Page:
Credit: Dina Vozdvizhenskaya /

Further delay in vaccine-damages scheme

A scheme to ensure compensation after vaccine damages has been stalled once again – and the Department of Health is blaming the deployment of the necessary resources to the state’s Covid-19 response.

Critics say that such a scheme has been delayed for two decades, that claims related to adverse reactions to the Covid vaccine are now also in play, and that Ireland is behind the curve in establishing a scheme similar to what is available in other countries.

In April, Independent TD Denis Naughten sharply criticised the failure of the government to introduce vaccination compensation scheme for severe adverse reactions to State-promoted vaccinations, saying the matter has been dragging on now for two decades.

The Roscommon/Galway deputy asked the Minister for Health for “the status of plans” for the planned “no-fault vaccination compensation scheme” which he said has been promised in the past two programmes for Government – and “again promised by the former Taoiseach, Deputy Micheál Martin, in advance of the introduction of the Covid vaccination programme”.

“My engagement on this issue with various Ministers for Health has been ongoing for the past 250 months or more than two decades,” the Independent TD said.

“We now have claims related to adverse reactions to the Covid vaccine. When will a compensation scheme be introduced in this State, as is the case in many other countries?” he asked at that time.

In response to Naughten’s questions , Health Minister Stephen Donnelly said at the time that during the Covid crisis “all available Department of Health resources were devoted to the public health response. This has meant that work the Deputy is rightly calling for could not be progressed.”

Now, the Irish Times reports that the vaccine redress scheme “has ‘not progressed’ despite the Government previously indicating that the establishment of such a programme would be a priority”.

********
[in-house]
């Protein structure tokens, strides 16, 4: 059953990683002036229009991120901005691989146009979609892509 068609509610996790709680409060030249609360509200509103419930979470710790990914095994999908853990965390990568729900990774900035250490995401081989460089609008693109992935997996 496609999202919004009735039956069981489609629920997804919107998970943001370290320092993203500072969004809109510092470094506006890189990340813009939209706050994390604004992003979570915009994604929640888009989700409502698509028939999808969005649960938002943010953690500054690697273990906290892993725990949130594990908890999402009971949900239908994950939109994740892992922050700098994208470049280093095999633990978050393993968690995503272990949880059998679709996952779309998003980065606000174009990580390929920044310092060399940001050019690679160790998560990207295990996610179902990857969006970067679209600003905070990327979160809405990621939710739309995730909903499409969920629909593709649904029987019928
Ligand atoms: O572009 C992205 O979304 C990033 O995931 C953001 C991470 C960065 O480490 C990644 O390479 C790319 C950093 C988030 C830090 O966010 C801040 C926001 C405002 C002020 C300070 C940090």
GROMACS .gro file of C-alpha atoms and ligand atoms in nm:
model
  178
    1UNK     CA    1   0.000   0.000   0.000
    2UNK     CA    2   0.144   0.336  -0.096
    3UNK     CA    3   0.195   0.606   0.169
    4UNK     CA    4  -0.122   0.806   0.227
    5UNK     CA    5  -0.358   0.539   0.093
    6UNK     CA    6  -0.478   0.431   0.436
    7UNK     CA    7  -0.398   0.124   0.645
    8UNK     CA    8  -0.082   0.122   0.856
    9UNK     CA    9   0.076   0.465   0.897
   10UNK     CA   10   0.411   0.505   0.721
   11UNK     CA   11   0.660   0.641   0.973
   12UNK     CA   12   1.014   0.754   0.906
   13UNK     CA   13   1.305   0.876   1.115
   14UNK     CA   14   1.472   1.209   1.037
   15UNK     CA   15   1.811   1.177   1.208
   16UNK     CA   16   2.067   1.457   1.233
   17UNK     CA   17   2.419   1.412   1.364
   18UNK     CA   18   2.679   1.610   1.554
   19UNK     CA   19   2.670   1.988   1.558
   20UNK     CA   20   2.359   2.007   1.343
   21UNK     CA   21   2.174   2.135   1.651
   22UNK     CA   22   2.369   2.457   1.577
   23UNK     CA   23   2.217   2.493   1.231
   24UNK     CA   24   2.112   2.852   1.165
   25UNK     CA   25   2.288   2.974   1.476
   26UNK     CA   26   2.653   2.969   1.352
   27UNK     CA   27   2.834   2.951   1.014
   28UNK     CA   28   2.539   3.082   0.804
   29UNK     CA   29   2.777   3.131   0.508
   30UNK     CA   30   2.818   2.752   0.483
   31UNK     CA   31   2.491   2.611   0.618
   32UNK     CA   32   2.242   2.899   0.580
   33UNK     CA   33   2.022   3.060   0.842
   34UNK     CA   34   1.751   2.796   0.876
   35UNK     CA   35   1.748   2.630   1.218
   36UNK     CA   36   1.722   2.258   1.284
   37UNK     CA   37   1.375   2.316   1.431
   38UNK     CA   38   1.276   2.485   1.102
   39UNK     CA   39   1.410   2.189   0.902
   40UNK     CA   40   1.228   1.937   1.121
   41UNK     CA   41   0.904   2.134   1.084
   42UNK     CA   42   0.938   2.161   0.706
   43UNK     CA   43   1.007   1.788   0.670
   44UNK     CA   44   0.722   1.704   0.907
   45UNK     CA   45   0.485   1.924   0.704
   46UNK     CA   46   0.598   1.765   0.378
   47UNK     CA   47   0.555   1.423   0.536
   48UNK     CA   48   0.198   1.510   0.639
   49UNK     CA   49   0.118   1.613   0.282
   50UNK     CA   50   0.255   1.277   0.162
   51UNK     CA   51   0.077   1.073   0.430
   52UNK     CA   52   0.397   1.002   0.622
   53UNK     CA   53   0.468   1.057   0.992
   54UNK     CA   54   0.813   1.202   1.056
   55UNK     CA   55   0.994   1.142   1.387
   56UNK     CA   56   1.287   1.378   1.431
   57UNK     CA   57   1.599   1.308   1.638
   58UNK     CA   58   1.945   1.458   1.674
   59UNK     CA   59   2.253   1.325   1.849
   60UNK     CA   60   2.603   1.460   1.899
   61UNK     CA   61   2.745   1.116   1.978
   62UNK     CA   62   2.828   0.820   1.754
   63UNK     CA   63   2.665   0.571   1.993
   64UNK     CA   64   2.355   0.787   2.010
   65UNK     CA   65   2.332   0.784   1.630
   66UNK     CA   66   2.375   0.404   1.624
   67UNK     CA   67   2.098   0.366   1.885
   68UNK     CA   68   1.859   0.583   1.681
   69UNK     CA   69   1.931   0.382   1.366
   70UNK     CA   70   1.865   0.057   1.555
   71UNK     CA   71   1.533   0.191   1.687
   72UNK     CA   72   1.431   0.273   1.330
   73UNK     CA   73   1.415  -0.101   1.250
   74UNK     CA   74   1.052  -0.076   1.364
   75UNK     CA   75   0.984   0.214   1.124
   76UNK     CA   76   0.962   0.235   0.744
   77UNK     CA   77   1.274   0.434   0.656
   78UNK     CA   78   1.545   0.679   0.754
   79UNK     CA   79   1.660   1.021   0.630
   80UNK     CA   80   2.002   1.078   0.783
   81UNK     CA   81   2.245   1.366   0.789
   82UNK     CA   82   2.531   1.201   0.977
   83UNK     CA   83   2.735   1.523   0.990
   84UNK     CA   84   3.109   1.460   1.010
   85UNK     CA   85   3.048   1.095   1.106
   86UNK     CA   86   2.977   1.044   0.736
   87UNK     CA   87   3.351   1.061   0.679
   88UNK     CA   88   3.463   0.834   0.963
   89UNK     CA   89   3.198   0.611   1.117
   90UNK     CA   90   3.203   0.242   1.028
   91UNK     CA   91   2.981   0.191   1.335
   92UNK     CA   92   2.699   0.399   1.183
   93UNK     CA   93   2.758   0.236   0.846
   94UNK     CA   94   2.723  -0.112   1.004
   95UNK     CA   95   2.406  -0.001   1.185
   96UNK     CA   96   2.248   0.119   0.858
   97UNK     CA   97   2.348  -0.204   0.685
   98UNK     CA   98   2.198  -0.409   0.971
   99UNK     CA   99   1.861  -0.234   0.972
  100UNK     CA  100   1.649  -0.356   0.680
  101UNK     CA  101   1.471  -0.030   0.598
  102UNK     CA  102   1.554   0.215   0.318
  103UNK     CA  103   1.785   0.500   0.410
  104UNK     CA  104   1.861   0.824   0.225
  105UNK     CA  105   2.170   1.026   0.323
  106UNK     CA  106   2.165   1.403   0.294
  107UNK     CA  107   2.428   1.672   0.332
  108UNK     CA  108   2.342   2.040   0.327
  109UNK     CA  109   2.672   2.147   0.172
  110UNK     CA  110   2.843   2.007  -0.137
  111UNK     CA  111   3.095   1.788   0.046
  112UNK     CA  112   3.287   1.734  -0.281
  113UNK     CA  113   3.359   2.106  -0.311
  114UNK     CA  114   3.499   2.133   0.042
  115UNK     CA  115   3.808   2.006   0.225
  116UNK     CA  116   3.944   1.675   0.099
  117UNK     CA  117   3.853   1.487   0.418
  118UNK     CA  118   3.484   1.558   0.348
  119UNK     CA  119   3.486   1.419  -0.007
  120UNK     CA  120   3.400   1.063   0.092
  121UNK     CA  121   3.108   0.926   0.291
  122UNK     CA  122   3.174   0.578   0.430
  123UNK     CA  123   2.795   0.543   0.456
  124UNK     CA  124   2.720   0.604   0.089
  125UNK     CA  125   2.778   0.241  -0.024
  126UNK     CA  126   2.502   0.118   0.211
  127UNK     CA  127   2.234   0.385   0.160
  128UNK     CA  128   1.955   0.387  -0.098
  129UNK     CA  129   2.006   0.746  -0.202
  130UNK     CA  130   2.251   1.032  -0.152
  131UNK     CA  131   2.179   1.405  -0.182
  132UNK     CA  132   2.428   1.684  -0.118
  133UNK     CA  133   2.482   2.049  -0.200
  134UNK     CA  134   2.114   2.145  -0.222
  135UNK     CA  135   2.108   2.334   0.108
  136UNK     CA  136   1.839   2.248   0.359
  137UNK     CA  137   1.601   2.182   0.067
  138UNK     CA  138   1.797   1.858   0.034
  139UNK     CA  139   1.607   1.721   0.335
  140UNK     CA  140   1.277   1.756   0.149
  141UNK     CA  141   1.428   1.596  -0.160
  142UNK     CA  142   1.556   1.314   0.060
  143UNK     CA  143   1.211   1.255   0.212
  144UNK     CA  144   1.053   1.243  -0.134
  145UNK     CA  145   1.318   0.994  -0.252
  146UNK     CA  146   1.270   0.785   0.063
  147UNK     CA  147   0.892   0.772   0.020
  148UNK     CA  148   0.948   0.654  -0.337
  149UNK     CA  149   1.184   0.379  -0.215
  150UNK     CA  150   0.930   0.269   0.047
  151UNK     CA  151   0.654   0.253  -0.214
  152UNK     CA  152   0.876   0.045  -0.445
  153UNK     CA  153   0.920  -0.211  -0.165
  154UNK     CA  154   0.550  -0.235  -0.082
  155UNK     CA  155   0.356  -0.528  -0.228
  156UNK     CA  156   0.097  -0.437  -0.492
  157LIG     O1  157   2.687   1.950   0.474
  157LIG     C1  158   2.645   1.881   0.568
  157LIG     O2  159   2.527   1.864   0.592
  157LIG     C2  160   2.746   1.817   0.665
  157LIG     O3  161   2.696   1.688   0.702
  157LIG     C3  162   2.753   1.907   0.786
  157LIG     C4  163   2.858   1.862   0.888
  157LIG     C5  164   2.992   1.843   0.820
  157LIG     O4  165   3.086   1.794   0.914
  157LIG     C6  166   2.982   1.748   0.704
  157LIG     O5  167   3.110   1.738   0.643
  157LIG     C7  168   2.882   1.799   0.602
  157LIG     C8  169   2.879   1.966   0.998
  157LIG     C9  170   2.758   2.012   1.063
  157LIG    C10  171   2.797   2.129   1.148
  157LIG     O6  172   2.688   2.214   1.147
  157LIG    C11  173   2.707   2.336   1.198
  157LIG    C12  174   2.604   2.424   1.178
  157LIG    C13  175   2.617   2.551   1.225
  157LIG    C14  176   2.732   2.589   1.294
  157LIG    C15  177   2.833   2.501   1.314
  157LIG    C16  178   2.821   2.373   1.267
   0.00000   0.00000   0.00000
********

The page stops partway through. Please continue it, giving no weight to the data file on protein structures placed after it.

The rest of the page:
“At least 25 jurisdictions globally have vaccine-injury compensation programmes, 16 of which are in Europe. Most of those schemes cover medical expenses, disability pensions and death benefits, and payments are usually based on the severity of the vaccine injury,” the paper reports.

An expert group looking at the handling of medical negligence claims, chaired by Mr Justice Charles Meenan, recommended in its December 2020 report that a vaccination compensation scheme be introduced in Ireland as a matter of urgency.

Liam Moloney, an Irish solicitor whose firm represents a number of people who believe they have been left injured by vaccines told Irish Legal News last year that: “Many people who are suffering ongoing symptoms and illness following vaccination have been left in a very vulnerable position because of the lack of a comprehensive compensation scheme”.

He said:

“While vaccines are safe and have allowed us to resume normal life there can sometimes be very rare adverse reactions to them and many countries have established vaccine injury compensation schemes.”

“Vaccine compensation schemes encourage public confidence in vaccines and help reduce vaccine hesitancy. They also reduce the risk of costly, protracted and uncertain litigation for injured victims, vaccine manufacturers, the Irish State and the medical profession.”

“It is often only after many months of medical investigations that people are given a definite diagnosis of vaccine related illness. They are then forced to sue for compensation for pain and suffering, mental distress, medical care costs, loss of earnings and travel costs because there is no scheme.”

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